Statistical analysis

All values were expressed as means ± SEMs. The area under the curve (AUC) was calculated for plasma concentrations of glucose and insulin, as well as total carbohydrate and fat oxidation, during the 2-hr recovery period after the second match. The changes in exercise performance, plasma concentrations of metabolites, and substrate oxidation rates were analyzed by a two-way analysis of variance with repeated measures. If the treatment or interaction effect was significant, the differences among the 3 trials at the same time point were identified by post hoc Bonferroni test. The AUC and total carbohydrate and fat oxidation were analyzed by a one-way analysis of variance with repeated measures. If the main effect was significant, the differences among the 3 trials were identified by post hoc Bonferroni test. The analysis was performed with SPSS for Windows 15.0 (SPSS, Chicago, IL, USA). A P value less than .05 was considered statistically significant.

Results

The peak and average power in the 3 matches was similar in the 3 trials (Table 1). The power drop between match 1 and match 2, as well as between match 1 and match 3, were also similar in the 3 trials. Plasma glucose and insulin concentrations in the 3 trials were shown in Figures 2 and 3, respectively. After supplementations at the end of match 2, the CHO and CHO+AA trial showed significantly higher glucose concentration at 30 min, and significantly higher insulin concentration after 30, 60, and 90 min. Compared to the placebo trial, the CHO and CHO+AA trial also showed significantly higher AUC in glucose (Placebo: 428.69 ± 24.80; CHO: 621.85 ± 41.28; CHO+AA: 550.66 ± 32.89 arbitrary unit; p < 0.01) and insulin concentrations (Placebo: 368.99 ± 68.24; CHO: 2947.01 ± 665.08; CHO+AA: 2896.27 ± 557.40 arbitrary unit; p < 0.01) during the 2-hr recovery period after match 2. However, there was no significant difference between the CHO and CHO+AA trial in either glucose or insulin concentration at any time point. The AUC of plasma glucose and insulin concentrations were also similar between the CHO and CHO+AA trials.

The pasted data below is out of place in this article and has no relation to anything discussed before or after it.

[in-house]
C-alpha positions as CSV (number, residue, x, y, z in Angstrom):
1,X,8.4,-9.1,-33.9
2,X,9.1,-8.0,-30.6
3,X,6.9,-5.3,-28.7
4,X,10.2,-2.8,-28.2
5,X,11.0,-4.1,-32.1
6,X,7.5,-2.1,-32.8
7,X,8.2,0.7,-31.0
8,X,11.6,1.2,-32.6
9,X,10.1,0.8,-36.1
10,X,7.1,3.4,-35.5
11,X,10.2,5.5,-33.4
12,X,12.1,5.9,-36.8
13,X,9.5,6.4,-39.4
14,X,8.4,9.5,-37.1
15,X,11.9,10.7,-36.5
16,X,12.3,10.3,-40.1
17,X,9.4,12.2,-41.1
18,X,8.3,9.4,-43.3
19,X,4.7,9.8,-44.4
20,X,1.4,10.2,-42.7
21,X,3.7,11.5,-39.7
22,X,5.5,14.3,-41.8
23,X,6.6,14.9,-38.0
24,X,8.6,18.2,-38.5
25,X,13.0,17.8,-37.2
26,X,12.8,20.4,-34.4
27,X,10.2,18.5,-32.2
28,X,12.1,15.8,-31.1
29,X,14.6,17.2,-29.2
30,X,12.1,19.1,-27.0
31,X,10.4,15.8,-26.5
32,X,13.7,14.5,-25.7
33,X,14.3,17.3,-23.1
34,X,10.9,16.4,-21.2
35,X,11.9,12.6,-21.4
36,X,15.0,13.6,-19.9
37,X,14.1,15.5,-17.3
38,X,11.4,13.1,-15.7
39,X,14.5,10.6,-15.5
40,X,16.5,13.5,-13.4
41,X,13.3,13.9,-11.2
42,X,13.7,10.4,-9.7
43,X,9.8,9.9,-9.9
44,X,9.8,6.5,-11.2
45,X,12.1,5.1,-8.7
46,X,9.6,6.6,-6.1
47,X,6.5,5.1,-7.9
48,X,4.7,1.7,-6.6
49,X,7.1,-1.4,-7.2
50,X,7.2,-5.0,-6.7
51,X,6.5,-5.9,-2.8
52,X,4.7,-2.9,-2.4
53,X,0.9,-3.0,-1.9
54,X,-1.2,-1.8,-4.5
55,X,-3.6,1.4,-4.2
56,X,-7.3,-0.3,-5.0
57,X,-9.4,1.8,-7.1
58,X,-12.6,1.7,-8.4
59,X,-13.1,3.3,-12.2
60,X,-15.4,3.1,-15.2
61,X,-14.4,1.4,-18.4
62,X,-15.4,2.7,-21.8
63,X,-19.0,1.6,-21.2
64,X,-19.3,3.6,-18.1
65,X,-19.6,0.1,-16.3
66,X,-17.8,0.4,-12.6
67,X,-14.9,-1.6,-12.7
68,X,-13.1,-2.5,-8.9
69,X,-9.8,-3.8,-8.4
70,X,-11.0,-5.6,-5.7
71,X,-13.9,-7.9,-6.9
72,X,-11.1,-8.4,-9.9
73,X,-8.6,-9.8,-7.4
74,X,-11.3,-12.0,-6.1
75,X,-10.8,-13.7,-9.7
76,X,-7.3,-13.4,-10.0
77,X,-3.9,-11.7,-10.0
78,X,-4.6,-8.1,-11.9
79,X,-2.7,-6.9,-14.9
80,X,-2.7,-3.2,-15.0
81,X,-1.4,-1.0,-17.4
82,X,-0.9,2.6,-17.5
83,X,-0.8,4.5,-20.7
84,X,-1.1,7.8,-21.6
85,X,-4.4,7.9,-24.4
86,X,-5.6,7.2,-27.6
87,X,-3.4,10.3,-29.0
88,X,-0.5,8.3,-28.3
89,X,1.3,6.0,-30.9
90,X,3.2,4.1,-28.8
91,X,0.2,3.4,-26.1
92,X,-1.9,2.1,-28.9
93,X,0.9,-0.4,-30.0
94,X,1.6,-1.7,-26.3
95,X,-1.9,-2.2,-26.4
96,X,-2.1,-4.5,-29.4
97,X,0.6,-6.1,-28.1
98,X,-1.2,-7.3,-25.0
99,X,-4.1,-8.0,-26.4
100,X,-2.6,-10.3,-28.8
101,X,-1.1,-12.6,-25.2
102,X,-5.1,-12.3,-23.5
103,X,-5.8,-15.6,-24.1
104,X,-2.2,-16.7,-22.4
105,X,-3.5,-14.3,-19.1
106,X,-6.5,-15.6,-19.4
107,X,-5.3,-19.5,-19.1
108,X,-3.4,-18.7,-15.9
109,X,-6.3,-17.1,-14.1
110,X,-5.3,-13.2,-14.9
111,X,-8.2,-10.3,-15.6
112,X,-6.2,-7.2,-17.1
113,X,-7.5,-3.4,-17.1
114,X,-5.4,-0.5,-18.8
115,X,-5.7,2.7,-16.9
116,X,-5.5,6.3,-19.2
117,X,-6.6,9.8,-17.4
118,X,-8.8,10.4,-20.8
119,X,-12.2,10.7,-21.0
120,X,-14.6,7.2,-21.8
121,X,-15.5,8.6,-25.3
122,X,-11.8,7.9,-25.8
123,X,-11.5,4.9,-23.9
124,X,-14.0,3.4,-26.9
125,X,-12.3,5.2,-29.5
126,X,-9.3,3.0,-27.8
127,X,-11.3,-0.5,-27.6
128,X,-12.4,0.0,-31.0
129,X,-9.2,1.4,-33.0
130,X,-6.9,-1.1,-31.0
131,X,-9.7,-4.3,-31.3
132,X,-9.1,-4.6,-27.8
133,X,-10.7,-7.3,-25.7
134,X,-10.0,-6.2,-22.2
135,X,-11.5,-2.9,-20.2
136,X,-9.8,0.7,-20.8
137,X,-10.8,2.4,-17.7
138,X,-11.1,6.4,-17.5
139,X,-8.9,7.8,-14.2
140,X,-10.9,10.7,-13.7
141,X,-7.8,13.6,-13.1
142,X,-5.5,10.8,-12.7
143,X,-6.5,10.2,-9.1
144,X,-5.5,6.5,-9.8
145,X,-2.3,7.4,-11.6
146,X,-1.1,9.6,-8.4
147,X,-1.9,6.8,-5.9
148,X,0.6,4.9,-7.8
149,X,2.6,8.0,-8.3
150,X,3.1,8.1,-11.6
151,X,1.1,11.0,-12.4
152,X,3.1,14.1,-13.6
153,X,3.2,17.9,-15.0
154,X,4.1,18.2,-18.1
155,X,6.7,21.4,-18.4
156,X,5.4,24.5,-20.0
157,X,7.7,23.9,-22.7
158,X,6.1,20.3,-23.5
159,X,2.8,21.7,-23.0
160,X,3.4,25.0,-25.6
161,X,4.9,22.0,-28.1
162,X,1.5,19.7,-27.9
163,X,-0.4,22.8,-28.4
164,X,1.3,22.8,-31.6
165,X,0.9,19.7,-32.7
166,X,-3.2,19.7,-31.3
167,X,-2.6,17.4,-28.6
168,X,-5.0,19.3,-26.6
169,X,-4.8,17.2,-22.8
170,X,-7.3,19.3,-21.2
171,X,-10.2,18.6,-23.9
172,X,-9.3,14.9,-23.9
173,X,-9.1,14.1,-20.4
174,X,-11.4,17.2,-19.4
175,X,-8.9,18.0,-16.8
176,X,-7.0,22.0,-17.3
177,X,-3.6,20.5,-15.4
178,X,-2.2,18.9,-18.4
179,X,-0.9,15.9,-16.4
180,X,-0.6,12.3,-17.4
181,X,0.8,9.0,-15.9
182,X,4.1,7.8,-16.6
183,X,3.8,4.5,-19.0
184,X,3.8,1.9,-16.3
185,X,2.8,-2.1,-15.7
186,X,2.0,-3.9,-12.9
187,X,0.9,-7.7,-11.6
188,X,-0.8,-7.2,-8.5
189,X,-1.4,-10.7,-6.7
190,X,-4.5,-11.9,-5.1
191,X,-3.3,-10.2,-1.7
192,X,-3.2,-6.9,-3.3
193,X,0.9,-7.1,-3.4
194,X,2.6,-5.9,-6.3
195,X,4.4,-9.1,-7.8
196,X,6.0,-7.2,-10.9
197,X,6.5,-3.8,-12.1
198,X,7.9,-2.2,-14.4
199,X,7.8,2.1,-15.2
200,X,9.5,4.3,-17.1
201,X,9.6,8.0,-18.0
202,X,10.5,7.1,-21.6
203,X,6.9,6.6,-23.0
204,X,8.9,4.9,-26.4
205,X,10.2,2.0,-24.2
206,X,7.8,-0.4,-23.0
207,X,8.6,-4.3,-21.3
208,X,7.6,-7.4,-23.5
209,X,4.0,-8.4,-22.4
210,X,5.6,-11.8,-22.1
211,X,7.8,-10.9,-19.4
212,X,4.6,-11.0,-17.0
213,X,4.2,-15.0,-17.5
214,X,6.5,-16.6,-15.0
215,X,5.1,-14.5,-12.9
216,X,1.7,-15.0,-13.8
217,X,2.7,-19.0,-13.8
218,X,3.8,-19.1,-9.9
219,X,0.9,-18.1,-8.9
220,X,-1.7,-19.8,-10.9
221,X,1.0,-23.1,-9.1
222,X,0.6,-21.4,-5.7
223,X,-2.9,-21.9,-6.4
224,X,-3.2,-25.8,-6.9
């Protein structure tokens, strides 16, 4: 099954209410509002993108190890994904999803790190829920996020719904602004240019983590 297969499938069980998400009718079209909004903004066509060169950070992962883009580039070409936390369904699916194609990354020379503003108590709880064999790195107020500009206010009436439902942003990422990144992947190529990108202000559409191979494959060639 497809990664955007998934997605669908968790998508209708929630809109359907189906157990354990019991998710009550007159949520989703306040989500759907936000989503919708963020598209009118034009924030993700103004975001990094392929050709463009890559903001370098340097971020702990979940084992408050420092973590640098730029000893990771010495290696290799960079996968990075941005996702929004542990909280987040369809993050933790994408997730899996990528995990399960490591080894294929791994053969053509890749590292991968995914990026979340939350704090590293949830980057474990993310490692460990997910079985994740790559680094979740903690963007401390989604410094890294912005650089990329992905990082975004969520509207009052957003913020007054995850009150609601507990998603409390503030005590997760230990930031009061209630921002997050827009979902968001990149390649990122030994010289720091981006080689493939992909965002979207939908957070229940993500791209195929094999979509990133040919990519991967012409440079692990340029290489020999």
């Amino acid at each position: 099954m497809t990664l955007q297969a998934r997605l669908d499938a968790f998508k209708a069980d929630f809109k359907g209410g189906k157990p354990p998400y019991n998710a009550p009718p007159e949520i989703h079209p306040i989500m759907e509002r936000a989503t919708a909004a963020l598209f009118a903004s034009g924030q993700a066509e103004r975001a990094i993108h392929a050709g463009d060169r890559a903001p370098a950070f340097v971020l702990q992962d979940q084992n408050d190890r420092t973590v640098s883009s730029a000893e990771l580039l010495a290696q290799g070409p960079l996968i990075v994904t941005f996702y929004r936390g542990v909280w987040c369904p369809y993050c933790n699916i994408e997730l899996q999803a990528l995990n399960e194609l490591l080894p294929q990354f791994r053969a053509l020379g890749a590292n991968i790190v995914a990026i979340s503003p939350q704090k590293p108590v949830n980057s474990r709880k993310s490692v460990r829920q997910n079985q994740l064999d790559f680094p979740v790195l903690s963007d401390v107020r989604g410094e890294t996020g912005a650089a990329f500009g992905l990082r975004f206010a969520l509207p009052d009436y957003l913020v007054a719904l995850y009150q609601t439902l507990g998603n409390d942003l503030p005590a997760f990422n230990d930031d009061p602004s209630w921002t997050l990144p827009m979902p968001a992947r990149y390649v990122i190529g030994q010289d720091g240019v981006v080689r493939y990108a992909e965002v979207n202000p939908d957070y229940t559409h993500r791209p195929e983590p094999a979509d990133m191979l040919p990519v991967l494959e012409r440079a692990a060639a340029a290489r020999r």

Table 1

Peak and average power in 3 matches in the 3 trials1

 

Placebo trial

CHO trial

CHO+AA trial

Peak power

   

   1st match (W/kg)

70.36 ± 3.38

71.24 ± 4.19

72.62 ± 4.59

   2nd match (W/kg)

69.45 ± 5.40

69.05 ± 5.42

72.08 ± 6.14

   3rd match (W/kg)

67.49 ± 4.81

68.72 ± 4.84

72.52 ± 8.18

Average power

   

   1st match (W/kg)

61.97 ± 3.33

63.90 ± 3.82

64.24 ± 4.14

   2nd match (W/kg)

61.41 ± 4.84

61.05 ± 4.59

63.48 ± 5.54

   3rd match (W/kg)

59.27 ± 4.15

60.89 ± 4.42

63.85 ± 7.09

Drop in peak power

   

   Match 1 - Match 2 (%)

1.93 ± 5.07

3.35 ± 4.36

1.49 ± 4.14

   Match 1 - Match 3 (%)

4.62 ± 3.93

3.52 ± 3.75

2.17 ± 6.61

Drop in average power

   

   Match 1 - Match 2 (%)

1.28 ± 5.18

4.58 ± 4.23

2.00 ± 4.14

   Match 1 - Match 3 (%)

4.54 ± 4.10

4.65 ± 4.04

2.59 ± 6.45